When we learn there’s a death, we think it’s essential to respond immediately. Some folks rise to the occasion and quickly craft a heartfelt message. But if you need some time to do the job justice, take it. The bereaved get most attention in the early days and weeks, while they’re in shock and processing the loss, and most likely won’t remember much. It’s in the weeks and months ahead, when mourning takes place, that they might most appreciate a note from you. Here are five strategies for preparing notes:

  1. Wait a day, a week, or a few weeks to digest the news and collect your thoughts before writing your note.
  2. Don’t do it all in one sitting.
  3. Draft your note first then edit, revise, and proof before writing your final note.
  4. Allow the note to sit for a day before mailing. Re-read it to ensure it reflects the true message you would like to convey.
  5. Include your address on the envelop to make it easy for the recipient to reach you, should they desire.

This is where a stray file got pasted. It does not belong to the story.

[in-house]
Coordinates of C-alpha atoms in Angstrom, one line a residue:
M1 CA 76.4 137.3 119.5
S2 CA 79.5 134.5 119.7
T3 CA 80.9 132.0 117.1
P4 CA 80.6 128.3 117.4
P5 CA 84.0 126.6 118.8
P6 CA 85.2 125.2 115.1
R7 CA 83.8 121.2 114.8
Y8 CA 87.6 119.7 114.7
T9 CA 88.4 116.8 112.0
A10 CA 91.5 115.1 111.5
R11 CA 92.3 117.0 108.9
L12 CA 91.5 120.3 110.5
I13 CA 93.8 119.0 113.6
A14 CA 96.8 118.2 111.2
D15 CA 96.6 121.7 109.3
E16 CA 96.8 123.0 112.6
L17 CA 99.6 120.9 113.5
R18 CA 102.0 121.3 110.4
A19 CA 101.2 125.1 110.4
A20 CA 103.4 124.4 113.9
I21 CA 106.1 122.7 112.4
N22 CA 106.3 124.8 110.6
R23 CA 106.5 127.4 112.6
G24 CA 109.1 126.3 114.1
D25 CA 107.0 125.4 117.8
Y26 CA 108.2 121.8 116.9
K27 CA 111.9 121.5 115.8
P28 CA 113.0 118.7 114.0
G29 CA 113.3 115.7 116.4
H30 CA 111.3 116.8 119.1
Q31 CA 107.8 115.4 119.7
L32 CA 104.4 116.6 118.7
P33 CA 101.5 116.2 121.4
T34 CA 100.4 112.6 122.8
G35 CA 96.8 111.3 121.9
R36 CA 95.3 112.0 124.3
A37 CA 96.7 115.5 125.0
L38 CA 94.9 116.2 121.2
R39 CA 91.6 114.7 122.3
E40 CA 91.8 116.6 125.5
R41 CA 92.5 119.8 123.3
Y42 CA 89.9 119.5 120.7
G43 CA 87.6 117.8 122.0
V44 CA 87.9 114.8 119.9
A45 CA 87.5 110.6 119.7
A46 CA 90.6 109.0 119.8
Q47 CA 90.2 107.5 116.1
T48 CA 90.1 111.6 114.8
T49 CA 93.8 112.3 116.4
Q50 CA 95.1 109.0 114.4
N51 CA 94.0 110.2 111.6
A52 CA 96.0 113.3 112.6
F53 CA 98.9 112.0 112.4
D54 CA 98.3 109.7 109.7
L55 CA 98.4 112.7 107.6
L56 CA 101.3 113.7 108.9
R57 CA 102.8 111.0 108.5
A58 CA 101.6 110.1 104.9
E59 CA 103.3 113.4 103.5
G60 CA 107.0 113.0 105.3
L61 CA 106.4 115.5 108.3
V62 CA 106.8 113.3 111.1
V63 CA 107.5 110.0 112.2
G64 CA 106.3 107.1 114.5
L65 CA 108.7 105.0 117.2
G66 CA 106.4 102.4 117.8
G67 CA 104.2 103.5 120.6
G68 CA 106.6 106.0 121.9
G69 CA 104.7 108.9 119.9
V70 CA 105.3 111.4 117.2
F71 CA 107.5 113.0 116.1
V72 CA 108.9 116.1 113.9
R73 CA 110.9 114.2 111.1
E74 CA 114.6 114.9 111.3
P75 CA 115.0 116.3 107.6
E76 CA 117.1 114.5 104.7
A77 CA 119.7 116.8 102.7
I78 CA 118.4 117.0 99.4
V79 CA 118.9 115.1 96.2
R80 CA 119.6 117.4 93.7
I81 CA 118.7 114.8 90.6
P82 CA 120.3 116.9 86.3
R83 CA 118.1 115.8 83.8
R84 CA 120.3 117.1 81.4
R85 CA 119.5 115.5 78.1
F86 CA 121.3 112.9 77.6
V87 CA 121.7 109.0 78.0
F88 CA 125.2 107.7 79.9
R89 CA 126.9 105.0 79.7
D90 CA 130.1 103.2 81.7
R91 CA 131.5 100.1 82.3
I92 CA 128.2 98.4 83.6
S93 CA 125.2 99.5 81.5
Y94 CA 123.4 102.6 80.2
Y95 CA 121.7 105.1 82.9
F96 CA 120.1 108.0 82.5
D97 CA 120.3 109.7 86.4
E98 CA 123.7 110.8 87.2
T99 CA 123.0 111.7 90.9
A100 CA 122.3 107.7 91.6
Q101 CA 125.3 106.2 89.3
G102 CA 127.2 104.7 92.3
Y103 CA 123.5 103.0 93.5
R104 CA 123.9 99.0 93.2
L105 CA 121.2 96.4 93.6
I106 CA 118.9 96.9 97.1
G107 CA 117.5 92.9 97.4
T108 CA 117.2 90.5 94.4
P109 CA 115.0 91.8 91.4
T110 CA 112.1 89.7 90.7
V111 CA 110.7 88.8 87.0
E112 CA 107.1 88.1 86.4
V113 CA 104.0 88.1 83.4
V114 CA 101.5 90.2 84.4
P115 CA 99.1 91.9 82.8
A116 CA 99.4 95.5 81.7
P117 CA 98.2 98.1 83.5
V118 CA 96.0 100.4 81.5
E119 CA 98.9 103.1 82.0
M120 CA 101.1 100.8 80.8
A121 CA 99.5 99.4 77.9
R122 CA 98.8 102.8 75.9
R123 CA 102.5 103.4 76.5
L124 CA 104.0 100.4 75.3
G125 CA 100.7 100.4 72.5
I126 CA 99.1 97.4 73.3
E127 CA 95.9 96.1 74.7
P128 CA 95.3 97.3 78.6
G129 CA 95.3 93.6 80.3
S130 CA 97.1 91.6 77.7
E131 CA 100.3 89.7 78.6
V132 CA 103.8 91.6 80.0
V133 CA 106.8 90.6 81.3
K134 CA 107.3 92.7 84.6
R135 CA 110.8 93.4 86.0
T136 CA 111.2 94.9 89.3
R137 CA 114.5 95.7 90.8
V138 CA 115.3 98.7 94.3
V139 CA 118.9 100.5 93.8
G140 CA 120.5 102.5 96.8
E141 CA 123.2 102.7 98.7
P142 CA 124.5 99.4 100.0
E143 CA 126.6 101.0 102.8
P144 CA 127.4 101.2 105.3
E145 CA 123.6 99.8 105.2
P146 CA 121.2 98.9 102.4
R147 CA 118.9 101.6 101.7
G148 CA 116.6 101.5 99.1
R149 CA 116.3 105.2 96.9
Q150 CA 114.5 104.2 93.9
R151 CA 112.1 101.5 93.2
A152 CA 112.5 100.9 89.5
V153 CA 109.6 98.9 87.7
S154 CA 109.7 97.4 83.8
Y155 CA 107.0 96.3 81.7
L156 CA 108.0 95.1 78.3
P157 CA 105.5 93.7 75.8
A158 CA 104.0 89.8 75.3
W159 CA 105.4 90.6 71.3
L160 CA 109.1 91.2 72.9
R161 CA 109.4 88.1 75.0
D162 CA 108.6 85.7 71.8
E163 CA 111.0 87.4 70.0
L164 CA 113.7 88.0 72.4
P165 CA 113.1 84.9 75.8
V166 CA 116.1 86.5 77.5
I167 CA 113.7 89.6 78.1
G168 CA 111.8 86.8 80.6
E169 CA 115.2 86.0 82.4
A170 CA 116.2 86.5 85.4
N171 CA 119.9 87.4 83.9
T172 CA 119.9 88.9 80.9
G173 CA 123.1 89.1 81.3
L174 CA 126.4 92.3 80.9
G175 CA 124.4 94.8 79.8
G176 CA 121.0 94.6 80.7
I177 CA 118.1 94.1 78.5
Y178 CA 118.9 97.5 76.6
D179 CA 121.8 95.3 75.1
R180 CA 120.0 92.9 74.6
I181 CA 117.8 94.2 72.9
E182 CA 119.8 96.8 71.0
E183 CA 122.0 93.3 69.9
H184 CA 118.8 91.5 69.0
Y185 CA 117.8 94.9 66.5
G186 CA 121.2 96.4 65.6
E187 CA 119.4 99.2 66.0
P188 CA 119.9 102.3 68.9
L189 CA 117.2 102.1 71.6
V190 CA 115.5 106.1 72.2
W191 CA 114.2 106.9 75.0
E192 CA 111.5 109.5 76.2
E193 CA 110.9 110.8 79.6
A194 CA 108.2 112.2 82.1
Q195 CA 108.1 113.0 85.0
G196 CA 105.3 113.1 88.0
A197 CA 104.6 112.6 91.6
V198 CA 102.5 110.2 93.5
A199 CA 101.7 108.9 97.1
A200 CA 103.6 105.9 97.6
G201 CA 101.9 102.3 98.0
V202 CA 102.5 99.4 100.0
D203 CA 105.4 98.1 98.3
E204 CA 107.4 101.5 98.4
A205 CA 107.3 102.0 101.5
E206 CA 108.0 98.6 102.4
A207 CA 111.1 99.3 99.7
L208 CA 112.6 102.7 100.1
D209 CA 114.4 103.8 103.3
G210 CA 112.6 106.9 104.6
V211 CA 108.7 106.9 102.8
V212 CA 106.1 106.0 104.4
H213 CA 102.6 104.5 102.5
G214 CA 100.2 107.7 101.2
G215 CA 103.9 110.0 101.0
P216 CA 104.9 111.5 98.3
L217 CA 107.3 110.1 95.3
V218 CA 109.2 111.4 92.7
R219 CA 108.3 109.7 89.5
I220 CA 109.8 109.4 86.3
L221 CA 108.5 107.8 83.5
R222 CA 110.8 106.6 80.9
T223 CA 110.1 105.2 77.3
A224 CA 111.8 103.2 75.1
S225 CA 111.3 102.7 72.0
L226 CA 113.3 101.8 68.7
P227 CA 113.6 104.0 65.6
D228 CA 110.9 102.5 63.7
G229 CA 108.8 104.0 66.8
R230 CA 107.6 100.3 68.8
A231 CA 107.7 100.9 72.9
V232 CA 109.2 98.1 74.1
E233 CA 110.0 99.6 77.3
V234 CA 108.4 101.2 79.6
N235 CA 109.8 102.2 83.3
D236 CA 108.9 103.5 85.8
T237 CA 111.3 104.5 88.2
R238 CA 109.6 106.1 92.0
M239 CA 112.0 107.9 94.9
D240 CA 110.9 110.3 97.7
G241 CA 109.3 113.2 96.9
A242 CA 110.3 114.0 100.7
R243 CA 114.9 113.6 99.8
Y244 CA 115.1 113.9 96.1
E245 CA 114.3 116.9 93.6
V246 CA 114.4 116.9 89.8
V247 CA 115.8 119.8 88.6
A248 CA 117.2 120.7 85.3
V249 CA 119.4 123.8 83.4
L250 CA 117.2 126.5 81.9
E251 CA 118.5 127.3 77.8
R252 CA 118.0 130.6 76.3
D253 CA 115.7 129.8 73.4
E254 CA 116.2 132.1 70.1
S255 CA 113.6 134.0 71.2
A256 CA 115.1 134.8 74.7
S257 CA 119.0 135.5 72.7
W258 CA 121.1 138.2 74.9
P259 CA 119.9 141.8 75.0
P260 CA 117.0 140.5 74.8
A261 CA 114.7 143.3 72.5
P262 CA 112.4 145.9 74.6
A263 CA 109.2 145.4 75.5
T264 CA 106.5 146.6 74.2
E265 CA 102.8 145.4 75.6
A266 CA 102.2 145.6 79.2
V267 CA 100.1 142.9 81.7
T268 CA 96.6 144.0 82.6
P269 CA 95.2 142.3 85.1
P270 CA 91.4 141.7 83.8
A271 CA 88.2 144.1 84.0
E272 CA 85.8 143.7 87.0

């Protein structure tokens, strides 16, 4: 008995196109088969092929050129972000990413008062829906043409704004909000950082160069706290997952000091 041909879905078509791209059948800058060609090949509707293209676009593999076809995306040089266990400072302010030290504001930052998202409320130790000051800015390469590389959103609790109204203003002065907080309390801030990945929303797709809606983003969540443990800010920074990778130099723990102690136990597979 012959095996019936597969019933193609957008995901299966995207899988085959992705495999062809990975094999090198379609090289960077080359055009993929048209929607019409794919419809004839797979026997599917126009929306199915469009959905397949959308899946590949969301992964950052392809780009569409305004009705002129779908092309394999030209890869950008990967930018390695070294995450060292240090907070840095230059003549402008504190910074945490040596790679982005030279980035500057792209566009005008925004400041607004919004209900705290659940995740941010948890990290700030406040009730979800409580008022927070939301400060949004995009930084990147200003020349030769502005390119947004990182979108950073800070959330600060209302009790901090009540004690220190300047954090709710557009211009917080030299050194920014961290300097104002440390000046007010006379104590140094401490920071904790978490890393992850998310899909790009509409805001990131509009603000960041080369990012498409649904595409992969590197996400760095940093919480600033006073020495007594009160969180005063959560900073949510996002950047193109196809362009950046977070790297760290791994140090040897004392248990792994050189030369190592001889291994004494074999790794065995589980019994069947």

Robbie Miller Kaplan is an author who writes from a unique perspective as a mother who has lost two children. She has written How to Say It When You Don't Know What to Say, a guide to help readers communicate effectively when those they care about experience loss, now available in three individual volumes: "Illness & Death," "Suicide" and "Miscarriage." Additional titles are available as e-books: "Death of a Child," "Death of a Stillborn or Newborn Baby," "Pet Loss," "Caregiver Responsibilities," "Divorce" and "Job Loss." All titles are in Amazon's Kindle StoreClick here to order.

Image via stock.xchng / benkersey

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